help: tar syntax

help: tar syntax

Post by aka.. » Wed, 27 Dec 2000 14:35:15



/home/net/stuff has lotsa good files i need to back up.  of course, i
need to leave the contents of /home/net/stuff _intact_ and in place.
currenly what i do is type "cp -r stuff stuffBkUp"

what i need to do is to get that same effect, but use compression.  that
is, instead of having directory "stuffBkup" i would like file
"stuffBkUp.tar" in its place.  and then, i would like to be able to
un-compress "stuffBkUp.tar" of course, which would create directory
"stuffBkUp." simple, right? ooh, when i uncompress "stuffBkUp.tar" can i
leave "stuffBkUp.tar" in place? so it would create directory "stuffBkUp"
and i would still have "stuffBkUp"?  (that last part isn't necesary, i
can just cp the file, i guess)

i have two unix books, but they must not be the right ones :(  please
help me

   thanks,

   aka007tarbaby

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help: tar syntax

Post by aka007tarb.. » Wed, 27 Dec 2000 14:40:27


i tried to post this to comp.os.linux.help, but got some weird error.
this was just a test, i didn't expect it to really post!  anyhow, do
help me with the syntax, if you can

i'm forwarding this to deja, i guess:

News Server Error

A system error occurred when we tried to post your message to our news
server.

Cause: No valid newsgroups in "comp.os.linux.help"

and yet, i'm subscribed. imagine that.


this problem, and
we will do our best to help you out.

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help: tar syntax

Post by Chris Boo » Wed, 27 Dec 2000 19:29:31



wrote on 26/12/2000 6:35:

Quote:> /home/net/stuff has lotsa good files i need to back up.  of course, i
> need to leave the contents of /home/net/stuff _intact_ and in place.
> currenly what i do is type "cp -r stuff stuffBkUp"

> what i need to do is to get that same effect, but use compression.  that
> is, instead of having directory "stuffBkup" i would like file
> "stuffBkUp.tar" in its place.  and then, i would like to be able to
> un-compress "stuffBkUp.tar" of course, which would create directory
> "stuffBkUp." simple, right? ooh, when i uncompress "stuffBkUp.tar" can i
> leave "stuffBkUp.tar" in place? so it would create directory "stuffBkUp"
> and i would still have "stuffBkUp"?  (that last part isn't necesary, i
> can just cp the file, i guess)

> i have two unix books, but they must not be the right ones :(  please
> help me

cd into /home/net and type

tar -czf stuffBkup.tar.gz stuff

This will put all the files into a tar archive and compress them with gzip.
If you wanted to use bzip2, use:

tar -cIf stuffBkup.tar.bz2 stuff

the 'z' was replaced with a capital letter i, not an l.

To extract the backup, cd into /home/net and type

tar -xzf stuffBkup.tar.gz (gzip)
tar -xIf stuffBkup.tar.bz2 (bzip2)

Good luck,
--
Chris

 
 
 

help: tar syntax

Post by Griff Miller I » Thu, 28 Dec 2000 13:14:28



> /home/net/stuff has lotsa good files i need to back up.  of course, i
> need to leave the contents of /home/net/stuff _intact_ and in place.
> currenly what i do is type "cp -r stuff stuffBkUp"

> what i need to do is to get that same effect, but use compression.  that
> is, instead of having directory "stuffBkup" i would like file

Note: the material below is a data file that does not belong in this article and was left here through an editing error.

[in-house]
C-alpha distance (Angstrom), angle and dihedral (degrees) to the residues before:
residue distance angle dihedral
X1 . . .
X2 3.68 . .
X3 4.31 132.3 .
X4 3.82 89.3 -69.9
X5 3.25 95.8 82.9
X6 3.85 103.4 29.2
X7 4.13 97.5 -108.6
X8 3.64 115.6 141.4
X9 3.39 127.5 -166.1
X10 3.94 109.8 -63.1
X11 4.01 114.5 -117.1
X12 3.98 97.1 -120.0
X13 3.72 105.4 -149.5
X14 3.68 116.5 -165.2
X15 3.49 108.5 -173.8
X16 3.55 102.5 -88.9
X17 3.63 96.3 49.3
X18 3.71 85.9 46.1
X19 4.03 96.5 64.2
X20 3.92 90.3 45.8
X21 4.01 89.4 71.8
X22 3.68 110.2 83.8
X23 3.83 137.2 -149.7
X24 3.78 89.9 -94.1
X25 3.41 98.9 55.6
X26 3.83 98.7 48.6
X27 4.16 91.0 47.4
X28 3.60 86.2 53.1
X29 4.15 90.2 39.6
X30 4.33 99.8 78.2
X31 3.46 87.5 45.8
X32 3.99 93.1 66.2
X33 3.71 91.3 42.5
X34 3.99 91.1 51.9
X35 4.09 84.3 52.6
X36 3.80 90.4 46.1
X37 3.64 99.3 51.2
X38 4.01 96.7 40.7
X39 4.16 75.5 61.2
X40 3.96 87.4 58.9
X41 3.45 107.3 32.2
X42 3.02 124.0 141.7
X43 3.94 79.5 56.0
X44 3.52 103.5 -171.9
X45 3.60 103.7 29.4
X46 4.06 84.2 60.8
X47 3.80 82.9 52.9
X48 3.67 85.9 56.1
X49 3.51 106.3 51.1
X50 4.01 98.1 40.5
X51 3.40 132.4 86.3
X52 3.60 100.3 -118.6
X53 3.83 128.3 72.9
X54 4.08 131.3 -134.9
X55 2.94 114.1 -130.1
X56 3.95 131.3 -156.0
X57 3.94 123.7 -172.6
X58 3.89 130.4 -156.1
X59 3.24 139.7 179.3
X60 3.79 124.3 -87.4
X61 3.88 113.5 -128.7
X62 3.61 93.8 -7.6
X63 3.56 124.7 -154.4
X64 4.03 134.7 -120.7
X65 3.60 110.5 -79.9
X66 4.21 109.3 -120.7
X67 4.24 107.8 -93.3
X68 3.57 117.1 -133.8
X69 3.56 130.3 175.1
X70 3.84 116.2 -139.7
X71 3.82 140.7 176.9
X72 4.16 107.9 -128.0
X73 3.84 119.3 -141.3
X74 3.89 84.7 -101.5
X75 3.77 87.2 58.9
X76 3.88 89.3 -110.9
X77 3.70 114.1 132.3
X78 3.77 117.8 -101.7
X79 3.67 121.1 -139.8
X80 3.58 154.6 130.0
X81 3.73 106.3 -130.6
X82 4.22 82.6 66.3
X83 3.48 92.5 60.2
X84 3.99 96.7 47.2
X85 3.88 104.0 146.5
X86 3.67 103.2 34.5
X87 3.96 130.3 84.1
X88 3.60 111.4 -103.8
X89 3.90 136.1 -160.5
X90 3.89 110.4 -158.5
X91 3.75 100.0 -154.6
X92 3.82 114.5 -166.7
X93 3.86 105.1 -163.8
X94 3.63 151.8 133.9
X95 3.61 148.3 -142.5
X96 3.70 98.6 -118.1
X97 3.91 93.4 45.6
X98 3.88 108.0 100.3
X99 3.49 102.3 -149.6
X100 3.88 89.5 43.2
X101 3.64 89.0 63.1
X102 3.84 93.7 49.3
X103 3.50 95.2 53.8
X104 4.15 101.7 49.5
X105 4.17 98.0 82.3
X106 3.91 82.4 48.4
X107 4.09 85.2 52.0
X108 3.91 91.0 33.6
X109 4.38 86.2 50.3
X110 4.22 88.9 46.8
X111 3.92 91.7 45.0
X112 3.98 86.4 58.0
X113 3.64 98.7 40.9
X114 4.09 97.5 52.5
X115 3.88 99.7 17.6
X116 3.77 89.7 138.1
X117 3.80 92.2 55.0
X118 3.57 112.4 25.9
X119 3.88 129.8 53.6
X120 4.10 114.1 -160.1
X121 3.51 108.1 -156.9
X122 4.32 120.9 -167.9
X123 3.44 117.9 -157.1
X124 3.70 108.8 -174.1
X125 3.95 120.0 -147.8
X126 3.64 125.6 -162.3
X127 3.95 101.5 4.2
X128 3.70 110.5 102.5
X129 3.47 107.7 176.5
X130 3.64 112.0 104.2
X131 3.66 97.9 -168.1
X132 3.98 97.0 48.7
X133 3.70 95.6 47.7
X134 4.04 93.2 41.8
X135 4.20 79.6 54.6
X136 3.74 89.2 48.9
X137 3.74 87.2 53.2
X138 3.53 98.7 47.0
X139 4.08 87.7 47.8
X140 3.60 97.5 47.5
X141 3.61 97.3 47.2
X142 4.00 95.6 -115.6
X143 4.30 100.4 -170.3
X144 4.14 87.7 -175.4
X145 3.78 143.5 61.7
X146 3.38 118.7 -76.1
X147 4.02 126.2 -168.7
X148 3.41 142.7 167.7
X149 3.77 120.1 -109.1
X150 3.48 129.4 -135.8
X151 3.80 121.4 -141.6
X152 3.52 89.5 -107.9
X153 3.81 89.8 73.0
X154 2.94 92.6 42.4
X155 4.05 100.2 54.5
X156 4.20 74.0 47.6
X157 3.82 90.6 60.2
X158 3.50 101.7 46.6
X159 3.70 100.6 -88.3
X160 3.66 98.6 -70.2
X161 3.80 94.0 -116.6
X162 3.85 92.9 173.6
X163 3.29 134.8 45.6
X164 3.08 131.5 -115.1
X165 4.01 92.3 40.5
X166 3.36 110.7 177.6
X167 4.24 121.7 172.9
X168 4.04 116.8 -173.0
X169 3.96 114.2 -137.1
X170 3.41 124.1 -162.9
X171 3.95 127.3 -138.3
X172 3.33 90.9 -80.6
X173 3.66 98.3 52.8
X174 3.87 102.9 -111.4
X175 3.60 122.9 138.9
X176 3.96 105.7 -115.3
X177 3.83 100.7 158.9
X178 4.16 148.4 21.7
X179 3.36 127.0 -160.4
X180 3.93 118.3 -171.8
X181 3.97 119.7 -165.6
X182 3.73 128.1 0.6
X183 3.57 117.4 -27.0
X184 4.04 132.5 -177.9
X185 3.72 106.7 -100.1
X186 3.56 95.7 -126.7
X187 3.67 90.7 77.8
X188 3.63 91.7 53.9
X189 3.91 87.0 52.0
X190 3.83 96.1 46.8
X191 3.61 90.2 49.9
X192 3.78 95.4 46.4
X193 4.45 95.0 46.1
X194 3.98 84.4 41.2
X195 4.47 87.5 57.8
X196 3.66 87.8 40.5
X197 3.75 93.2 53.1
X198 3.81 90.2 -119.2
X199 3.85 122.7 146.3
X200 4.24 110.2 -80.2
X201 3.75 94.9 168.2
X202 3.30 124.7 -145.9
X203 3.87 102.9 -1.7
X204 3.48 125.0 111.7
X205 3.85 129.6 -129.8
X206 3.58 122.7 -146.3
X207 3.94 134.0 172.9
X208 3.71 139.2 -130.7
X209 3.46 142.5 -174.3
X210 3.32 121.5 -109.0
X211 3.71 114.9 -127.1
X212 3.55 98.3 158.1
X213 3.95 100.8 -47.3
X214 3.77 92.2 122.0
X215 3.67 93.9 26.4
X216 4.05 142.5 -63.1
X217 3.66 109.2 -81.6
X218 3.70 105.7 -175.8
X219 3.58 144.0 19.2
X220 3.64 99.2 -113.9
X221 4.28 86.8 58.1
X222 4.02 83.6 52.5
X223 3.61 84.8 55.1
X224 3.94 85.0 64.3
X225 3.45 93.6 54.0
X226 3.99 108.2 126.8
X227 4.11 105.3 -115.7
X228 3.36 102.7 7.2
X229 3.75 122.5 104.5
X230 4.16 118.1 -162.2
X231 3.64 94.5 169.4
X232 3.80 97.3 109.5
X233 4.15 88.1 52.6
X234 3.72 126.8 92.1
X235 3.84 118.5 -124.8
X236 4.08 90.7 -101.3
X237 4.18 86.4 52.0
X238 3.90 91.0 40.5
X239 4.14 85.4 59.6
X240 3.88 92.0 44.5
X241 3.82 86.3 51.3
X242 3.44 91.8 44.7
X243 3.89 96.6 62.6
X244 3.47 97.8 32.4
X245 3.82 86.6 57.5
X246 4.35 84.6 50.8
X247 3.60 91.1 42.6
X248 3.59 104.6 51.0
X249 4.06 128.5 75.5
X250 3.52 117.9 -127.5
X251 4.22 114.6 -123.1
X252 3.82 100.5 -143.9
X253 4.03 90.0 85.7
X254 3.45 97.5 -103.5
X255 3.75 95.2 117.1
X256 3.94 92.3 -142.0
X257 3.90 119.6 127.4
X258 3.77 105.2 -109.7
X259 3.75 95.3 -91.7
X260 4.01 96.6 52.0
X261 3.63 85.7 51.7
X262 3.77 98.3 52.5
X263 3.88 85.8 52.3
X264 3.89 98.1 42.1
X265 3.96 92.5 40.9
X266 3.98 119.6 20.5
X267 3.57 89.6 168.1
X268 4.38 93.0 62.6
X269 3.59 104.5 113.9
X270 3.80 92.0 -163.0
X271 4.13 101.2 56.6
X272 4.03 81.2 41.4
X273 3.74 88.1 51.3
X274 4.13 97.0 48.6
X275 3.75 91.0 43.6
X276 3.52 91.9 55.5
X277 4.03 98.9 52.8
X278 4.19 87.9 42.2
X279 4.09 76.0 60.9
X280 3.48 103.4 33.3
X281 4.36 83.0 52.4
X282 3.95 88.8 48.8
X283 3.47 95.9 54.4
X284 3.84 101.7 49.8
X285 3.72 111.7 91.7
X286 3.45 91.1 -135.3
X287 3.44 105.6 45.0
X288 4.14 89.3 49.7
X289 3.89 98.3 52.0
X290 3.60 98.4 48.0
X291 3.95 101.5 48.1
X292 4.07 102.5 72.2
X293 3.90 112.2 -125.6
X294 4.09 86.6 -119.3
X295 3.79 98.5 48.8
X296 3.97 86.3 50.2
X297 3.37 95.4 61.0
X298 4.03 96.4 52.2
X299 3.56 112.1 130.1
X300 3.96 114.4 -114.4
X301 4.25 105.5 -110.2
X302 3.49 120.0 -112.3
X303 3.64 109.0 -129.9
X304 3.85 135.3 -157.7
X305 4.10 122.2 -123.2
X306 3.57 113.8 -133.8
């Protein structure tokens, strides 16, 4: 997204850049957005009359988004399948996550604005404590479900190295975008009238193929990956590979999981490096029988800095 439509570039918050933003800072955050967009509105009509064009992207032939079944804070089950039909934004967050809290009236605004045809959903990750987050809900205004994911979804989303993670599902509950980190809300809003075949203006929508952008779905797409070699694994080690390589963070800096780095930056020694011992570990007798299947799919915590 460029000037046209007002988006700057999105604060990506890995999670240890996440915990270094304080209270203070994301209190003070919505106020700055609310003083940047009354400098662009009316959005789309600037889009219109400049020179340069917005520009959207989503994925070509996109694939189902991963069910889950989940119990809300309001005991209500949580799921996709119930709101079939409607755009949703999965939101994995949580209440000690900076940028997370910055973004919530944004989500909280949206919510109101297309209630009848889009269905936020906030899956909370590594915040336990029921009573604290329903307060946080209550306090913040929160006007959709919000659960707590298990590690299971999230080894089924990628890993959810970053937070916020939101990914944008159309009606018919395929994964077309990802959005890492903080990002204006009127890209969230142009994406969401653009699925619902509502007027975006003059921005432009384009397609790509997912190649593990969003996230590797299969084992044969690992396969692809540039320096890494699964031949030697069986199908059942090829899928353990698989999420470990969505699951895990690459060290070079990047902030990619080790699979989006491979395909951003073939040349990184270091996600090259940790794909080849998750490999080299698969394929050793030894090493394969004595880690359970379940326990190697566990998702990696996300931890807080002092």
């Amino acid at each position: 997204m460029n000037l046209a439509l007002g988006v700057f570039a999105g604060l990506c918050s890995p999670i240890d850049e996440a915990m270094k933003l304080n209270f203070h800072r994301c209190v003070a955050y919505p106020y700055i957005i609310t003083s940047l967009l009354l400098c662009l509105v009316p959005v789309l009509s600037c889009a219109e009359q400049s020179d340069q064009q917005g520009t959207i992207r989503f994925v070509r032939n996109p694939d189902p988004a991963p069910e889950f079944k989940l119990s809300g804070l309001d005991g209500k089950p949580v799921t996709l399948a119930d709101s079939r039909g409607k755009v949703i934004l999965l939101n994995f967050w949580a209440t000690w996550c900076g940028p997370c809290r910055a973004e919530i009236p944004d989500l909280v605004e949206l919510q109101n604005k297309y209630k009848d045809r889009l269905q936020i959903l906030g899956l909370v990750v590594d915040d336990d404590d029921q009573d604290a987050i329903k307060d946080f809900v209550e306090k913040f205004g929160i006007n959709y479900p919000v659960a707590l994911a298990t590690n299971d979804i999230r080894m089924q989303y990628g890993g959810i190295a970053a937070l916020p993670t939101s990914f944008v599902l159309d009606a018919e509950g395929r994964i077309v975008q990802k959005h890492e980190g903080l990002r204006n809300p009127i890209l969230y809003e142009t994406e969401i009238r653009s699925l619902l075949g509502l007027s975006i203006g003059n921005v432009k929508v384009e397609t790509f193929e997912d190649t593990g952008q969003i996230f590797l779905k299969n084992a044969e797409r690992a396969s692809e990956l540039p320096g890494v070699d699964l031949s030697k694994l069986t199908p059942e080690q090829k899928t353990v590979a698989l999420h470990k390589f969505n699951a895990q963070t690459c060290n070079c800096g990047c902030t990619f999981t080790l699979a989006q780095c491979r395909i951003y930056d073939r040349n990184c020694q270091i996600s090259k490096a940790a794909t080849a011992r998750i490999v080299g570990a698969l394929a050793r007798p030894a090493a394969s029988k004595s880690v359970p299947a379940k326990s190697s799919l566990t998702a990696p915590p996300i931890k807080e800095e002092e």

> "stuffBkUp.tar" in its place.  and then, i would like to be able to
> un-compress "stuffBkUp.tar" of course, which would create directory
> "stuffBkUp." simple, right? ooh, when i uncompress "stuffBkUp.tar" can i
> leave "stuffBkUp.tar" in place? so it would create directory "stuffBkUp"
> and i would still have "stuffBkUp"?  (that last part isn't necesary, i
> can just cp the file, i guess)

tar can be kind of confusing. First of all, tar does not compress
anything, unless you tell it to and you have a variant of tar that
can. If you are running Linux then your tar can probably compress
as well as, uh, tar. Just see the tar manpage and look for "compress" .
I've never actually used that option but it looks straightforward enough.
Actually, if it were me I'd use the option for gzip instead of compress.
It's similar.

Anyway, to answer one of your questions, when you create a tar file
it does not delete the files that contribute to the archive, again unless
you tell it to and you have a tar that knows how.

Similarly, when you "untar", the tarfile you are pulling files out of
does not go away or get altered in any way.

To back up your directory:

cd /home/net/stuff
tar cf /where/you/want/the/tarfile/to/live/stuffBkUp.tar .

(don't forget the trailing '.' )

Where you put stuffBkUp.tar can be anywhere. For sanity, maybe
it is best that it is not under /home/net/stuff .

To restore, try this:

cd /home/net/stuff
tar xpf /where/you/want/the/tarfile/to/live/stuffBkUp.tar

Note that I haven't specified any compression options - you
can add those later once you've looked at the manpage.

It is good practice to not use absolute paths when specifying
the files to be tarred, like this:

tar cf /some/place/file.tar /my/absolute/path   <--- bad

Instead, do something like:

cd /
tar cf /some/place/file.tar my/relative/path   <--- good

This is because you might want to relocate the files in the
tarfile elsewhere, and using an absolute path when you create
the tarfile complicates matters, and depending on which tar
you are using could even make it impossible to relocate the files.

Hope this helps.

--
Griff Miller II
Manager of Information Technology
Positron Corporation                "I need to be the owner of all of

 
 
 

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